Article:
Christopher Gray

Christopher Gray, Genetic Counselling

Program: Master of Science, Genetic Counselling, University of Toronto, Class of 2018
Thesis Project Primary Supervisors: David Chitayat, MD and Susan Armel, MSc, MS, MScCH, CGC

Shortly after graduation, I accepted a genetic counselling position at the Roberts Individualized Medical Genetics Center (RIMGC) at Children’s Hospital of Philadelphia (CHOP) in Philadelphia, Pennsylvania. The RIMGC is recognized as one of the first pediatric individualized genomics programs in the United States, broadly integrating genomic testing into both clinical and research efforts at CHOP.

Every day, I have the privilege of serving patients and families both locally and from around the world, leveraging new advances in clinical genomic testing to diagnose and manage patients with suspected rare genetic conditions. The University of Toronto Master of Science Program in Genetic Counselling equipped me with the skills necessary to assist in the analysis and interpretation of clinical genomic tests, and to help my patients and families navigate and respond to the psychosocial complexities that oftentimes arise in this new era of genomic medicine.

When I am not directly seeing patients in clinic or on inpatient consults, my other responsibilities include consulting with non-genetics clinicians at CHOP who are interested in pursuing genetic testing within their own clinics; providing clinical correlation services for the CHOP Genomic Diagnostics Lab as part of the whole exome sequencing analysis pipeline; and lecturing and supervising students at the University of Pennsylvania Master of Science in Genetic Counselling Program (formally based at Arcadia University). I have also had the opportunity to partner with other subspecialists to develop new clinical initiatives at CHOP, including the Immune Dysregulation Program (IDP), a new multi-disciplinary outpatient clinic that streamlines the evaluation, diagnosis, and medical management of patients with suspected disorders of immune dysregulation. As the IDP’s genetic counselor, I help determine if and what genetic testing is appropriate for the patients that we see, interpret test results, and provide pre- and post-test genetic counselling to the patients and families.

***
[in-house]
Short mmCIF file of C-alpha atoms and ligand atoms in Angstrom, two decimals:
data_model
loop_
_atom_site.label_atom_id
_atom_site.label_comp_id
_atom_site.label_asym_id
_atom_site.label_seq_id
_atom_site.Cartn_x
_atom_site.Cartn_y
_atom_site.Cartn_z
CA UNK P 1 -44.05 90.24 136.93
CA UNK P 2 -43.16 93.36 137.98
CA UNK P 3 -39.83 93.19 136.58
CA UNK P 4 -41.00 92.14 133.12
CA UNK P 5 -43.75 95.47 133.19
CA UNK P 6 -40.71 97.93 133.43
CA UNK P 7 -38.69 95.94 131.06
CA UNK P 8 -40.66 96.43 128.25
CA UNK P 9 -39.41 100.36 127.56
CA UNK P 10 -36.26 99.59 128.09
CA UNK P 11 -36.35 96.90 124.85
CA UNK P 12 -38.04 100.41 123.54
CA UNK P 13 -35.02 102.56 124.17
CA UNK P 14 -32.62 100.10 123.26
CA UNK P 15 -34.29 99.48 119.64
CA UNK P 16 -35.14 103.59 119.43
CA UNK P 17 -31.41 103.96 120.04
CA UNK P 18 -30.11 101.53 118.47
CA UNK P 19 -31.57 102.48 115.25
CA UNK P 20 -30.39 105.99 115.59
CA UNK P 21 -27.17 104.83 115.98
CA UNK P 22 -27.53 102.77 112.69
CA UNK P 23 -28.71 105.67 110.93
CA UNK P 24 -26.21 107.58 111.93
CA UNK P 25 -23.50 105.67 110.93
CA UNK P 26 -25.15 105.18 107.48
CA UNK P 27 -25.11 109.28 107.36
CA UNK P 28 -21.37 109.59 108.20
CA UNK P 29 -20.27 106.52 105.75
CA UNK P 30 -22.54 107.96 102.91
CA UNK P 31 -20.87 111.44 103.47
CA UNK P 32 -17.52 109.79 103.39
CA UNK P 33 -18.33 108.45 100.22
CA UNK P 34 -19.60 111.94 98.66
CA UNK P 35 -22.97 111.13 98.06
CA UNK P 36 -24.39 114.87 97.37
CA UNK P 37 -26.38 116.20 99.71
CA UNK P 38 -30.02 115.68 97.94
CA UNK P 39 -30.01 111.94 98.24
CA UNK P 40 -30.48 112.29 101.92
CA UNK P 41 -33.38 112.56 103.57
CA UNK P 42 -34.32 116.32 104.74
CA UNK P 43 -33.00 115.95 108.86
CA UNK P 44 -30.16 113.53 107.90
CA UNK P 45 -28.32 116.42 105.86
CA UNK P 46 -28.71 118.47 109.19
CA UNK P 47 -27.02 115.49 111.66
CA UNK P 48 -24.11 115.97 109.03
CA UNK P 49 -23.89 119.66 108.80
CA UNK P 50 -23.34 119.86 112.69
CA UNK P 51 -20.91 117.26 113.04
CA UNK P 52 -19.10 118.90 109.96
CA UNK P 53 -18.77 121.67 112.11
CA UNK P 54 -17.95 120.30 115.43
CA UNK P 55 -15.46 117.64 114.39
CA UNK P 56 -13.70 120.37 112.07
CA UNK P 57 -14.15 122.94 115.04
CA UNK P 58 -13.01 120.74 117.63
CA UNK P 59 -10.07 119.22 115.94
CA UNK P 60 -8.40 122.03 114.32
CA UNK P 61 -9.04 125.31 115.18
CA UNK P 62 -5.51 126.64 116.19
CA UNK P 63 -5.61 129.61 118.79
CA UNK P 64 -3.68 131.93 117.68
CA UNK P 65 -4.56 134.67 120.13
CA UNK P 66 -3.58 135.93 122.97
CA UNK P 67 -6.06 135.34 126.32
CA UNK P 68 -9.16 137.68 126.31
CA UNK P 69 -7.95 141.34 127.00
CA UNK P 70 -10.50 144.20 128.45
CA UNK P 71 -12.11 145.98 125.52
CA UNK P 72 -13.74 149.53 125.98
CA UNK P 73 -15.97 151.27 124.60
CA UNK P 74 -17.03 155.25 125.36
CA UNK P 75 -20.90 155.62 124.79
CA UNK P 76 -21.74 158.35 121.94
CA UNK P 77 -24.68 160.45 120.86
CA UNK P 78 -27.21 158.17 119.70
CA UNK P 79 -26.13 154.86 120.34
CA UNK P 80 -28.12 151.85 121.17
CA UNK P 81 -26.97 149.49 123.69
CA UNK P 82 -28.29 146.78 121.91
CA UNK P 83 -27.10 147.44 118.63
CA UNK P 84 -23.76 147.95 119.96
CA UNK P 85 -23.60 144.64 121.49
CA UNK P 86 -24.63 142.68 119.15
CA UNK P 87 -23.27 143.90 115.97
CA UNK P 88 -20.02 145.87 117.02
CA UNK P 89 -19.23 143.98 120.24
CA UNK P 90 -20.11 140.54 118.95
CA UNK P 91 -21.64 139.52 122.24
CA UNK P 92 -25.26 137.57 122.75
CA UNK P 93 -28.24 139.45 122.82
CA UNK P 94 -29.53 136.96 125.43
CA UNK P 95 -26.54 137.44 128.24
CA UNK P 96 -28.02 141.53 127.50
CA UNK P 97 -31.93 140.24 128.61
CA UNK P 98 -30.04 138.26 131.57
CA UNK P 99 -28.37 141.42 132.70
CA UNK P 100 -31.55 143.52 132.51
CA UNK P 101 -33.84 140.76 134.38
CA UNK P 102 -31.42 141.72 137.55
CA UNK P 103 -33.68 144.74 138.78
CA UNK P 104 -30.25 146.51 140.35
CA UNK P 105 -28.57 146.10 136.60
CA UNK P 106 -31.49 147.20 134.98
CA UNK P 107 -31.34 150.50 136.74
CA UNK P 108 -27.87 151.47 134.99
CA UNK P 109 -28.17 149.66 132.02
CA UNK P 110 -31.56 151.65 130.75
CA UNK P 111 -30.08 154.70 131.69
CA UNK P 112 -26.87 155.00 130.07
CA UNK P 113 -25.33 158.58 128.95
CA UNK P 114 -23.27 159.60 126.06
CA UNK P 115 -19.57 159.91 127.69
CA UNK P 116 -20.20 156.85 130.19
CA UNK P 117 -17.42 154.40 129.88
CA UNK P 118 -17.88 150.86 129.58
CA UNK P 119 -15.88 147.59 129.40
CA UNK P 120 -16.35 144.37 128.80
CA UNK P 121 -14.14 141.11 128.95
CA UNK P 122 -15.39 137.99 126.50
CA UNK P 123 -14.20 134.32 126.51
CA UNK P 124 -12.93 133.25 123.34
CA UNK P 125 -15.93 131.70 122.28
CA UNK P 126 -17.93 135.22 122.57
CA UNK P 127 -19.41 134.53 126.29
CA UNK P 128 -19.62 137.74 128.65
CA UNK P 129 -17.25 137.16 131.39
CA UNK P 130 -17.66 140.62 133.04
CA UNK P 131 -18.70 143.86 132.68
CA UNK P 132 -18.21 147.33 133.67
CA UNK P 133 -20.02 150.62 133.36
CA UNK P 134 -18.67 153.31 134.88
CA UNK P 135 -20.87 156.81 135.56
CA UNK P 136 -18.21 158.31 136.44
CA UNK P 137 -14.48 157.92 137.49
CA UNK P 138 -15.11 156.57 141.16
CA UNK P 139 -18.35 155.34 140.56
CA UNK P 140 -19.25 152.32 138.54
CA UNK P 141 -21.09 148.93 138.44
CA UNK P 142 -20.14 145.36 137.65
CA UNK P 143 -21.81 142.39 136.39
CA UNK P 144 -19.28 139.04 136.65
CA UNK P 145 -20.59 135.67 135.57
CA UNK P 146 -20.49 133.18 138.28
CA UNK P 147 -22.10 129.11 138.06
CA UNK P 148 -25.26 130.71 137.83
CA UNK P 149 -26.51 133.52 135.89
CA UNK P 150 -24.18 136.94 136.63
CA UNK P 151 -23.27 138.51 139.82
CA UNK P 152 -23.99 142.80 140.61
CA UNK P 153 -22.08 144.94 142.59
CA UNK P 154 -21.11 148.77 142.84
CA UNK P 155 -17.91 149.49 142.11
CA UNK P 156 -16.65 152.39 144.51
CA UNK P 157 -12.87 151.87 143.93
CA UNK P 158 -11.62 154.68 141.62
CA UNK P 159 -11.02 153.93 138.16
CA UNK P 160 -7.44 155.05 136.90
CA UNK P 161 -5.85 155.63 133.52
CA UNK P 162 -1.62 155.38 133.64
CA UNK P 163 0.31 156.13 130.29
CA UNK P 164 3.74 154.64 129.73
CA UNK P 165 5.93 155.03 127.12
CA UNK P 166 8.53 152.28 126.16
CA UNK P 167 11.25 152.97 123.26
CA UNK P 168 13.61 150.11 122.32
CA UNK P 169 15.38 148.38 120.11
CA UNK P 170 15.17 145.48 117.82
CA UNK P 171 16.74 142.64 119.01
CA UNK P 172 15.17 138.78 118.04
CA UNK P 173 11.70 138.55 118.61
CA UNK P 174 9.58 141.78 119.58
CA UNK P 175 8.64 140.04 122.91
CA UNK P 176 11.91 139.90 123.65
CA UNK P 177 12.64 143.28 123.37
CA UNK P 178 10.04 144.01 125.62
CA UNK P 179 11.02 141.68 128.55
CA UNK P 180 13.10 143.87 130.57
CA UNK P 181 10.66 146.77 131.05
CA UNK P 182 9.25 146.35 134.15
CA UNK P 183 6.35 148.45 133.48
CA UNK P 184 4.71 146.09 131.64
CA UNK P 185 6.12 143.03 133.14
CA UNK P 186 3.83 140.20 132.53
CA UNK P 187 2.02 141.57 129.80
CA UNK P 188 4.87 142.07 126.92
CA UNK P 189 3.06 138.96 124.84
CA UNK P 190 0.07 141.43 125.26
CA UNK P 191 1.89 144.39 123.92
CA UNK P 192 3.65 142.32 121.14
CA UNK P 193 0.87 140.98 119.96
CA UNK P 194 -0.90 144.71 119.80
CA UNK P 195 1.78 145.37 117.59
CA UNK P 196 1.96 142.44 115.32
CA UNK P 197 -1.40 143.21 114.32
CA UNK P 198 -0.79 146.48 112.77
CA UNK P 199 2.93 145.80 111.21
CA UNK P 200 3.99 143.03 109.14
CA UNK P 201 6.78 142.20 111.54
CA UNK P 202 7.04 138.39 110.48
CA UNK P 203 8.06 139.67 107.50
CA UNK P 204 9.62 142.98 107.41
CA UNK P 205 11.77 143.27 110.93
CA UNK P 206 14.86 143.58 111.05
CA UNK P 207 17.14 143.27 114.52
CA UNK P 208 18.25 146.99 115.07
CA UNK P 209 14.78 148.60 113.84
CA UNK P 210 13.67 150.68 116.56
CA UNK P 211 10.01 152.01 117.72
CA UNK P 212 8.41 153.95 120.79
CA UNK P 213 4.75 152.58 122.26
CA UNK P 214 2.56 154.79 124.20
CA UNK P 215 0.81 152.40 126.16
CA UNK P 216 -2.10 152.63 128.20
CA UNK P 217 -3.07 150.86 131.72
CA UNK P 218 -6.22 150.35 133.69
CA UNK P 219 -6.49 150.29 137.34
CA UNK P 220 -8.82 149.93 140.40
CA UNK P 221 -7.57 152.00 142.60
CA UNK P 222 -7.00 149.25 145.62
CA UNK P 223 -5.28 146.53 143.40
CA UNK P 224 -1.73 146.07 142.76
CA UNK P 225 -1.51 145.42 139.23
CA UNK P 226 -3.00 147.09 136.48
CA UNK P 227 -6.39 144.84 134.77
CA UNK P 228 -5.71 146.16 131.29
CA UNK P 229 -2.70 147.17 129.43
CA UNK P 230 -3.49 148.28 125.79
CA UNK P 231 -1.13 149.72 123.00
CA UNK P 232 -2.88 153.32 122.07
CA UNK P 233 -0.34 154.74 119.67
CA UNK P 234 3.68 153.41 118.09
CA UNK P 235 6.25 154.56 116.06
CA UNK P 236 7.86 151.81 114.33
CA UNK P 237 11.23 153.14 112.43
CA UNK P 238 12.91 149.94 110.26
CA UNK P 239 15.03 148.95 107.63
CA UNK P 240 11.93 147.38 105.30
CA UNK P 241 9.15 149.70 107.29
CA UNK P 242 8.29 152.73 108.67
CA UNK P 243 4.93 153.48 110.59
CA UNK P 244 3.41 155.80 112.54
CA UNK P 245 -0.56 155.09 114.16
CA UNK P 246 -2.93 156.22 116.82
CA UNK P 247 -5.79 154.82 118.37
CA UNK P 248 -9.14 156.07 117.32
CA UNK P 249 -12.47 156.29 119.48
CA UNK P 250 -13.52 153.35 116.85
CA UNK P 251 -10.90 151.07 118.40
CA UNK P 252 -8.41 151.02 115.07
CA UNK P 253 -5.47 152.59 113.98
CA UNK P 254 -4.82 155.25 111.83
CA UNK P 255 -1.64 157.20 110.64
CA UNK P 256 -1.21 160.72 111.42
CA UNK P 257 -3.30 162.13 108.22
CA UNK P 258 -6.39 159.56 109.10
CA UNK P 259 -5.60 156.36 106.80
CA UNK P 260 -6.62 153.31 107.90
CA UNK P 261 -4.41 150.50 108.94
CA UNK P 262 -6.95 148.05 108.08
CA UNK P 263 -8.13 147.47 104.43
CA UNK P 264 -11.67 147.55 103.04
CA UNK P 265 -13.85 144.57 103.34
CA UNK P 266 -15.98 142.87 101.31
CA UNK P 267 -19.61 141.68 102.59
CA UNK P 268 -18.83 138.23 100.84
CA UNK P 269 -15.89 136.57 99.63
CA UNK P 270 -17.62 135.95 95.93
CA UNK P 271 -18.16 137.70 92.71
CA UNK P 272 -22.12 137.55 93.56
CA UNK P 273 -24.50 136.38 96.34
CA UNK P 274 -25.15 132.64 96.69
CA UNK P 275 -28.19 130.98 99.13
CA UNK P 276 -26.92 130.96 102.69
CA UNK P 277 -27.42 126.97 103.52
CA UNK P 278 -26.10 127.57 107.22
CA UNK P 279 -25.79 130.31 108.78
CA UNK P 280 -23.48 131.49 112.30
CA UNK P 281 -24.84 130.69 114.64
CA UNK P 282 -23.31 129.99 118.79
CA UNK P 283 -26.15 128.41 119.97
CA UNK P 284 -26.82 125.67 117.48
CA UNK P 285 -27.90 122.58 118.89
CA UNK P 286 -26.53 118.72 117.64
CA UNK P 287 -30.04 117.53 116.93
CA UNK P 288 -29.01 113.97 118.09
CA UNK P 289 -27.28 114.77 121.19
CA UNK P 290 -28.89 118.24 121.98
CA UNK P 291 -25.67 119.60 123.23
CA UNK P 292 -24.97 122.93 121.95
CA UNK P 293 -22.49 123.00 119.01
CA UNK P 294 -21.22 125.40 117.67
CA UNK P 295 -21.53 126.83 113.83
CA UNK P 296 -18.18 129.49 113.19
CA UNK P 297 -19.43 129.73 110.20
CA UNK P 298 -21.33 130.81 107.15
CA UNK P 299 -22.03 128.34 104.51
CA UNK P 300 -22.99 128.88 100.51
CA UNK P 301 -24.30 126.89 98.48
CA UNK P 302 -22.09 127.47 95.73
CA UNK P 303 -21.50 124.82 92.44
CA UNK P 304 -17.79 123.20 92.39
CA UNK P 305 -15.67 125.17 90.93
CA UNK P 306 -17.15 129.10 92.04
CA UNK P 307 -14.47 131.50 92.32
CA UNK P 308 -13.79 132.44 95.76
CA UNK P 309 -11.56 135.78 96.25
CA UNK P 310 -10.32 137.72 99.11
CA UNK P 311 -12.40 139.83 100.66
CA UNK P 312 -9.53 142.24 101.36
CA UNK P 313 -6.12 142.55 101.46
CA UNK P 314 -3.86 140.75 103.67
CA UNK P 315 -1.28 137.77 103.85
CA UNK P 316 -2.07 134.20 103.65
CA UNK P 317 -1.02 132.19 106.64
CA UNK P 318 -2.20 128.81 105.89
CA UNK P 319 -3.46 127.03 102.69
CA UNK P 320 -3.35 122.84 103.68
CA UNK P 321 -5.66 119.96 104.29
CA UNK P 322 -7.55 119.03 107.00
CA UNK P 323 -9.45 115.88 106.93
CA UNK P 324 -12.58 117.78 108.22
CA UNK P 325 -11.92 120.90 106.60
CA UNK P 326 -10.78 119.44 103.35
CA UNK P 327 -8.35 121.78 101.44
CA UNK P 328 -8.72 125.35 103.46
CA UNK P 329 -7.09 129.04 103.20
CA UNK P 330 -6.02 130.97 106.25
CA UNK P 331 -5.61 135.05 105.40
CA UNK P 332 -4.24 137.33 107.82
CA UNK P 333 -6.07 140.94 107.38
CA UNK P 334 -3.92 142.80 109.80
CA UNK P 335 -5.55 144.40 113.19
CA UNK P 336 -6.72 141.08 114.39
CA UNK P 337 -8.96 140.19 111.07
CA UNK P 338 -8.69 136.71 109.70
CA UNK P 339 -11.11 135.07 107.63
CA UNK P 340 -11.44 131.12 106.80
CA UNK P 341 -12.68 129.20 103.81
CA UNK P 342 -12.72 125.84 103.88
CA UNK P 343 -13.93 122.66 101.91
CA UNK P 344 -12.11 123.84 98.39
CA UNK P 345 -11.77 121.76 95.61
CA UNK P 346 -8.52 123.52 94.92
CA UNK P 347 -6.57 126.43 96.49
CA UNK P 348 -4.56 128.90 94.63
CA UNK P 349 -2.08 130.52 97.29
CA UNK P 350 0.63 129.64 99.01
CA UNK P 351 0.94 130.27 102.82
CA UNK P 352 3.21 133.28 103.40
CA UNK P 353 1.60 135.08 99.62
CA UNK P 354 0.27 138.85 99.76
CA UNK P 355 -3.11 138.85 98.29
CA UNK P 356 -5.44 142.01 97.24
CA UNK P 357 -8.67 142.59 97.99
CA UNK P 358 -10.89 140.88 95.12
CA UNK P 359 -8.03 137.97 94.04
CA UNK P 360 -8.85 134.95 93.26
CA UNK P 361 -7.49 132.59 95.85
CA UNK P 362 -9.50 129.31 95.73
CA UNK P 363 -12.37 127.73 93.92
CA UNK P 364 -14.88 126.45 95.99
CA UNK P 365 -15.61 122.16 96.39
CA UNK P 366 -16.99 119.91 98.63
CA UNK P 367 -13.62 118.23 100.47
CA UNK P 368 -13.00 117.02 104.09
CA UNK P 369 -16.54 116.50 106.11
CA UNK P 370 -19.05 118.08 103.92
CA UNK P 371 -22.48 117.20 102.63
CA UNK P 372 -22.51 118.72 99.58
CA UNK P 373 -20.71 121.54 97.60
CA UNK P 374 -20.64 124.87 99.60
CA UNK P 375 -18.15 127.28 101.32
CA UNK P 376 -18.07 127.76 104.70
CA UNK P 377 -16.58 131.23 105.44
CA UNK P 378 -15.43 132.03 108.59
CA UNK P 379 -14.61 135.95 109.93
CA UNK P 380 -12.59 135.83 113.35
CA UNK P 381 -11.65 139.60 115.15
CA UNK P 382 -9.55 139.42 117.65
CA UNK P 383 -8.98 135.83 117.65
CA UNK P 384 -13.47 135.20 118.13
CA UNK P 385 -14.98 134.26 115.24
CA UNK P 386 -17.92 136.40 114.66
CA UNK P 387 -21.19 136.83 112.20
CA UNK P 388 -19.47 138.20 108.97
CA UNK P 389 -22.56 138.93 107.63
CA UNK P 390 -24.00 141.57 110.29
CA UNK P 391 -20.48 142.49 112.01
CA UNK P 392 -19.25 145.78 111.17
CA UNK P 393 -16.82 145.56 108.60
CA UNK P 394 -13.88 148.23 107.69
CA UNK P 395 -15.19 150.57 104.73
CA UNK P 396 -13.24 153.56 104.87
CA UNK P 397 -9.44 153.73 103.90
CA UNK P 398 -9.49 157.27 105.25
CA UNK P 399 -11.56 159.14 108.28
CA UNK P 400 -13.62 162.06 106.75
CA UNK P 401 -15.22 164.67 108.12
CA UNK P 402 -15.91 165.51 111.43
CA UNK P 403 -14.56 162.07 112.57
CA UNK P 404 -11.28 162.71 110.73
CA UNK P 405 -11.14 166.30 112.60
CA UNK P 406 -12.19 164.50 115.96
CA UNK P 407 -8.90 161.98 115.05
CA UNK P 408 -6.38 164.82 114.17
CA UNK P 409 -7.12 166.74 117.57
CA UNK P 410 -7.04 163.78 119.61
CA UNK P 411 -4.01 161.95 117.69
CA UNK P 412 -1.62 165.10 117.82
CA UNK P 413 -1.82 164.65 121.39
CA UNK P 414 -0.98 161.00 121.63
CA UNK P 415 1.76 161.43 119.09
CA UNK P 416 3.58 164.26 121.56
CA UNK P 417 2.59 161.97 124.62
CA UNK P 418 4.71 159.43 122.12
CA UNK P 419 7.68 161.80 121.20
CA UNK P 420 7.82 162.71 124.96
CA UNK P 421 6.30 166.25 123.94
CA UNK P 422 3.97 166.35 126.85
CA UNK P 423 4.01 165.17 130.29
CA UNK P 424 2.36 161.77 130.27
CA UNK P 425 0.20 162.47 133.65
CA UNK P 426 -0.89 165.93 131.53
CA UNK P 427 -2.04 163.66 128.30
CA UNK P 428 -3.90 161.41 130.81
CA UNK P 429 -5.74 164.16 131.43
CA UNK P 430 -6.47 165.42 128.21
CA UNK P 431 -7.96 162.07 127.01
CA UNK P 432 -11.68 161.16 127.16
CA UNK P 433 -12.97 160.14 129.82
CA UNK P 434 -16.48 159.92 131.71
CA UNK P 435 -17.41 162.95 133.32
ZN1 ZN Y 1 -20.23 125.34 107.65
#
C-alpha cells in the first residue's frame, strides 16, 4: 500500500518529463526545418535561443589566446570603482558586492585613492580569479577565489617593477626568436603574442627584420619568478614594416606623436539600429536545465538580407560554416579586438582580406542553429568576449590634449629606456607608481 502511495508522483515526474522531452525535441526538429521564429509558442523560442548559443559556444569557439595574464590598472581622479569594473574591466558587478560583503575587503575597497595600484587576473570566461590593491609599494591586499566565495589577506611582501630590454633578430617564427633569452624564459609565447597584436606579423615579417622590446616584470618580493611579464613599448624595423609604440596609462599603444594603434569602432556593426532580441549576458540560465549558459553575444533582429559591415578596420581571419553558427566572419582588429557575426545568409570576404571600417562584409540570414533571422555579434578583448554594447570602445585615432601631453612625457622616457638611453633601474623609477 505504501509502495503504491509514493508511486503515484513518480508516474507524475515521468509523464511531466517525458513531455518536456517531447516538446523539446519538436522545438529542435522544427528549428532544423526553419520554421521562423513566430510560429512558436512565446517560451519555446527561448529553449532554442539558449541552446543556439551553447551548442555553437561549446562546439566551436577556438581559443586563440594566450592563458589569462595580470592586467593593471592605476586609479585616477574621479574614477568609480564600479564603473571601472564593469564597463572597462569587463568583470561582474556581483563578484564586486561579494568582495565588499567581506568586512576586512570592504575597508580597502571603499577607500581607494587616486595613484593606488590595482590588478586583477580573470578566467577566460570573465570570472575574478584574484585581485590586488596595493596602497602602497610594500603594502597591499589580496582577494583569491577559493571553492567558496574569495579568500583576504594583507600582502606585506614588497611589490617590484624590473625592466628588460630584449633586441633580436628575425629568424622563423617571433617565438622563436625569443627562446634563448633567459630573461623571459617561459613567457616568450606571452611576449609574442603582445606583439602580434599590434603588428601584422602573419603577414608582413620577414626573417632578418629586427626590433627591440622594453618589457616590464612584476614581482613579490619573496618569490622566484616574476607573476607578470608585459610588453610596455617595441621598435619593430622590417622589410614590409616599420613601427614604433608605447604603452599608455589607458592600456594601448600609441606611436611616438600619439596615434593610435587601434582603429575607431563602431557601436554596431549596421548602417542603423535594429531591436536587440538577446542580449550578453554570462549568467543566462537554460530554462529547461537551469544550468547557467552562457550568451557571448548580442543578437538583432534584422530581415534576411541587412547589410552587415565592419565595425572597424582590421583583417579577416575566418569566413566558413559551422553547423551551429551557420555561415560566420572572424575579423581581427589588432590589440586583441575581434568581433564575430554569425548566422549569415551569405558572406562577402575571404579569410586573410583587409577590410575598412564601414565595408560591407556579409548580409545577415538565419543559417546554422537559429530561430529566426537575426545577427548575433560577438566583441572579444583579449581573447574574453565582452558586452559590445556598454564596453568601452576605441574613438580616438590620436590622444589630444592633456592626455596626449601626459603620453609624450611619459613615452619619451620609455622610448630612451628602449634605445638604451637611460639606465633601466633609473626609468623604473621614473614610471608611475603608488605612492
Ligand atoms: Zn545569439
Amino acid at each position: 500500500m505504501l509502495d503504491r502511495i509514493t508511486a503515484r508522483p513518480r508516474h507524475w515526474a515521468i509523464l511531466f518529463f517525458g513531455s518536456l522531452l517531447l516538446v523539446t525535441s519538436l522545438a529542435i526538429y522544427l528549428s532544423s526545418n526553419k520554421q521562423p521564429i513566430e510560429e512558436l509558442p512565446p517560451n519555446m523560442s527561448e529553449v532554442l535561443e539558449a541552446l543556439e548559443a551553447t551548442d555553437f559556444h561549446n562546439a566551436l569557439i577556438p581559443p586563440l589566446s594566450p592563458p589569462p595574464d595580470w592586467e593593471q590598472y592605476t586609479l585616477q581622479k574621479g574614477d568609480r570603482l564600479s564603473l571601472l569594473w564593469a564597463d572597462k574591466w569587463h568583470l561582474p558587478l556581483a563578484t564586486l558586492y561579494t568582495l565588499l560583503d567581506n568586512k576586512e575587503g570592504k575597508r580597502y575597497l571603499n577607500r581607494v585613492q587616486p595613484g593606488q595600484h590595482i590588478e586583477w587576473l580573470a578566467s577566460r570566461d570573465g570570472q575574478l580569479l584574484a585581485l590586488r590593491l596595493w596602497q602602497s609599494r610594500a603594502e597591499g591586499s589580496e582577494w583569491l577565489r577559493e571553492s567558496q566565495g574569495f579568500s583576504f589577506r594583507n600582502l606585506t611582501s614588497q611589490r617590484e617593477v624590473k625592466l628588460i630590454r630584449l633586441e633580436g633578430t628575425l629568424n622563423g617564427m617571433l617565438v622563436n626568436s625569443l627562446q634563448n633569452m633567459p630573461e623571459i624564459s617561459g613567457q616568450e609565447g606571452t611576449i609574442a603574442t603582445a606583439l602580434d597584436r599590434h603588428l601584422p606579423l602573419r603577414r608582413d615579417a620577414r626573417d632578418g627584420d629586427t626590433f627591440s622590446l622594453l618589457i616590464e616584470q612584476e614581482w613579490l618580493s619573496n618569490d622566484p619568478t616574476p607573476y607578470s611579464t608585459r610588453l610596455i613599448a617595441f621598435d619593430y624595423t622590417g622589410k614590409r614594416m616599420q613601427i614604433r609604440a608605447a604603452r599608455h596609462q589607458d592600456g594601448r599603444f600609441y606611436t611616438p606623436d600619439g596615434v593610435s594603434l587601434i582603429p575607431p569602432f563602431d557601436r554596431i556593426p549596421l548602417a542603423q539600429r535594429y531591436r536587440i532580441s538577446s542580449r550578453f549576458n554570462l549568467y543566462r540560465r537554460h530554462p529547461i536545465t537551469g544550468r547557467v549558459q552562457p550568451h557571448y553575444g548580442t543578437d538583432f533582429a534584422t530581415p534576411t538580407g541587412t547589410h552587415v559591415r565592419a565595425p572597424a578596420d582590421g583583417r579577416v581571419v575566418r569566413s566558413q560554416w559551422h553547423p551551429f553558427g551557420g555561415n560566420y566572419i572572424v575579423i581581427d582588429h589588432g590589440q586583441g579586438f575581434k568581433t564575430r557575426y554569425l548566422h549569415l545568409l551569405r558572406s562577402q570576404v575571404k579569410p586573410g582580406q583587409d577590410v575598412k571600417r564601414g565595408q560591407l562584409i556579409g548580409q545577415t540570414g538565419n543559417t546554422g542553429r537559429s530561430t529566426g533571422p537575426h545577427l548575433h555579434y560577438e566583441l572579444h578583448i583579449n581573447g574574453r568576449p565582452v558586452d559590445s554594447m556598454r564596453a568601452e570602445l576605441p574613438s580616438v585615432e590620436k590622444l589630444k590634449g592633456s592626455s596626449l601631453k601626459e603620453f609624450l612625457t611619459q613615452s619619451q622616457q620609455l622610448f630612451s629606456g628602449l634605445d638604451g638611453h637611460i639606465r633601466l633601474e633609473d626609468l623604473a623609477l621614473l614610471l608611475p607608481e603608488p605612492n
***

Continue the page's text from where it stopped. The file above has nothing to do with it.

Looking to the years ahead, I particularly look forward to being involved in the integration of whole genome sequencing into clinical practice in a few short years, as well as the continued expansion of Telemedicine services, allowing us to provide more accessible and personalized service to a greater number of patients and families.


Every day, I feel incredibly fortunate to be able to serve my community as a genetic counsellor, and am forever grateful for the quality of training and unwavering support I received from the instructors, supervisors and mentors in the Master of Science Program in Genetic Counselling at the University of Toronto. I am happy to speak with anyone who wants to learn more about my role at CHOP or about the profession of genetic counselling in general!

Publications:
Biswas S, Medne L, Devkota B, Bedoukian E, Berrodin D, Izumi K, Deardorff M, Tarpinian J, Leonard J, Pyle L, Gray C, Montgomery J, Williams T, Fortunato S, Weatherly J, McEldrew D, Kaur M, Raible S, Wilkens A, Spinner N, Skraban C, and Krantz I. 2020. A centralized approach for practicing genomic medicine. Pediatrics. 145(3):e20190855

Ritter A, Bedoukian E, Berger J, Copenheaver D, Gray C, Krantz I, Izumi K, Juusola J, Leonard J, Lin K, Medne L, Santani A, Skraban C, Yang S, and Ahrens-Nicklas R. 2019. Clinical utility of exome sequencing in infantile heart failure. Genetics in Medicine. 10.1038/s41436-019-0654-3

Kamel D, Gray C, Walia J, and Kumar V. 2018. PARP inhibitor drugs in the treatment of breast, ovarian, prostate and pancreatic cancers: an update of clinical trials. Current Dru

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